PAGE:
Politics, World

Fresh from victory, Catalan president faces court date

Artur Mas summoned to appear before court as part of investigation into 2014 symbolic referendum on independence from Spain

Ekip   | 29.09.2015
Fresh from victory, Catalan president faces court date

By Alyssa McMurtry

MADRID

The president of Catalonia has been summoned to appear before a Spanish court later this month in connection with a symbolic referendum on independence held last November.

Artur Mas is the leader of the separatist Together for Yes coalition, which -- along with a smaller left-wing party -- won a majority of seats in Sunday’s regional election.

Now, just two days later, he has been told to appear in court on Oct. 15. Two of his aides have also been indicted and have had their court dates set for Oct 13.

The investigation into Mas is based on “openly refusing to fulfill a ruling from the highest interpreter of the [Spanish] Constitution”.

This is because even though Spain’s Constitutional Court banned an informal referendum on Catalan independence, Mas’ party pushed through the vote on Nov. 9, 2014.

Following the symbolic referendum, state prosecutors brought forward charges of disobedience, misappropriation of funds, breach of public duty and usurpation of powers. If found guilty, Mas could be barred from public office for up to 10 years.

Mas said that holding this symbolic referendum was the only option he had for democracy, after Madrid dubbed his attempts to hold a legal referendum “unconstitutional”.

After the referendum, Spanish Prime Minister Mariano Rajoy dismissed it as democratically invalid. Since many in favor of Spanish unity boycotted the referendum, 81 percent of the result was in favor of independence.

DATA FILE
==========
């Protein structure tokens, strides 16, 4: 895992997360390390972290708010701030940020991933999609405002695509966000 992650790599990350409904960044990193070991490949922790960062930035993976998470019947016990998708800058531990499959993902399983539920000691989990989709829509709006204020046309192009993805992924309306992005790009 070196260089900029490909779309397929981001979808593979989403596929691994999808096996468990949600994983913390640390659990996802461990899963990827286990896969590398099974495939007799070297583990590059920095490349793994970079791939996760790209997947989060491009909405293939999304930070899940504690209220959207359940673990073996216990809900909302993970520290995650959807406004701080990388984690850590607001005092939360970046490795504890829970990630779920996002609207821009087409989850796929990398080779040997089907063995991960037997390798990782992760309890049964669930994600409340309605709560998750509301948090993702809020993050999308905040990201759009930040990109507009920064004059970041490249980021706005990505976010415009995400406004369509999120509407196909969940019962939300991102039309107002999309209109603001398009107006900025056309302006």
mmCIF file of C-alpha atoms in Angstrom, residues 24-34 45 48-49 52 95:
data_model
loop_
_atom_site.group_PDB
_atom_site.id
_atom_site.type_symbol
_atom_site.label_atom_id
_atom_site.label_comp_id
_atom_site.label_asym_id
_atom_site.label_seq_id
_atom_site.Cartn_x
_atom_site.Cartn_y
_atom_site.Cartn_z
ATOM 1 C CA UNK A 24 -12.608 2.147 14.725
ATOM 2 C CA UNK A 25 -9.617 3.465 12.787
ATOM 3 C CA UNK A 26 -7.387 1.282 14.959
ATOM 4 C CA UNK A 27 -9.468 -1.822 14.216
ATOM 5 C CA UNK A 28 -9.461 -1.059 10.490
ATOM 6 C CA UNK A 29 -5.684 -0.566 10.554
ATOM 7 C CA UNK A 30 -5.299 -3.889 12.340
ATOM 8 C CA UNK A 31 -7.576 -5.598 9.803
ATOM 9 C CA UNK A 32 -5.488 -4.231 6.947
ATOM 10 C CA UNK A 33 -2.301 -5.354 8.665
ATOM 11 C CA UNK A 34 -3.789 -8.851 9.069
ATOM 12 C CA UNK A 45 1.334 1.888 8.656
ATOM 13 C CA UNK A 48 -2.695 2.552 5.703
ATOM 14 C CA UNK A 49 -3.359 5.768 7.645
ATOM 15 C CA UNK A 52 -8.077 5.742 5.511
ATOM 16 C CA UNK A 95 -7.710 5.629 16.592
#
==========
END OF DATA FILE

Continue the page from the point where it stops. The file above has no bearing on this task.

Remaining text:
Mas' frustration over the illegality of the referendum propelled him to bill last Sunday's regional election as a de facto plebiscite over independence.

Independence did not win the popular vote, but separatist parties did gain an absolute majority in the regional parliament.

Analysts have pointed out that these charges against Mas could add fuel to the independence movement and even revive him politically. The accusations have been subject to fierce debate over the past year, as prosecutors told Spanish media they felt pressured by Madrid to bring charges.

A spokesperson for the Catalan government, Neus Munte, branded the accusations “political”. Oriol Junqueras, a leading figure in the Together for Yes coalition, told RAC1, a Catalan radio station, that the accusations were just another reason for why Catalonia needs to be independent.

“We are before a democratic anomaly which some use to bring action before those who put out ballot boxes so that the citizens of Catalonia could decide over [their] own collective future,” Munte said.

Antonio Banos, leader of the left-wing, separatist Popular Unity Candidacy party, told Spanish broadcaster La Sexta: “I, personally, and the two million Catalans who voted, we also disobeyed. If they want to charge all of us, we'd be delighted.” His party holds the independence swing vote in the Catalan parliament.

Other analysts say that the law is the law, and Mas must face the legal consequences of ignoring the orders of the Constitutional Court and holding the referendum.

October 15, the day Mas will testify, corresponds with the anniversary of the 1940 execution of the former president of Catalonia, Lluis Companys.

Companys was executed by firing squad under the dictatorship of General Francisco Franco.

At the beginning of September, the Catalan government announced that they would make the date a national day of memory for “civil war victims and Francoist repression”.

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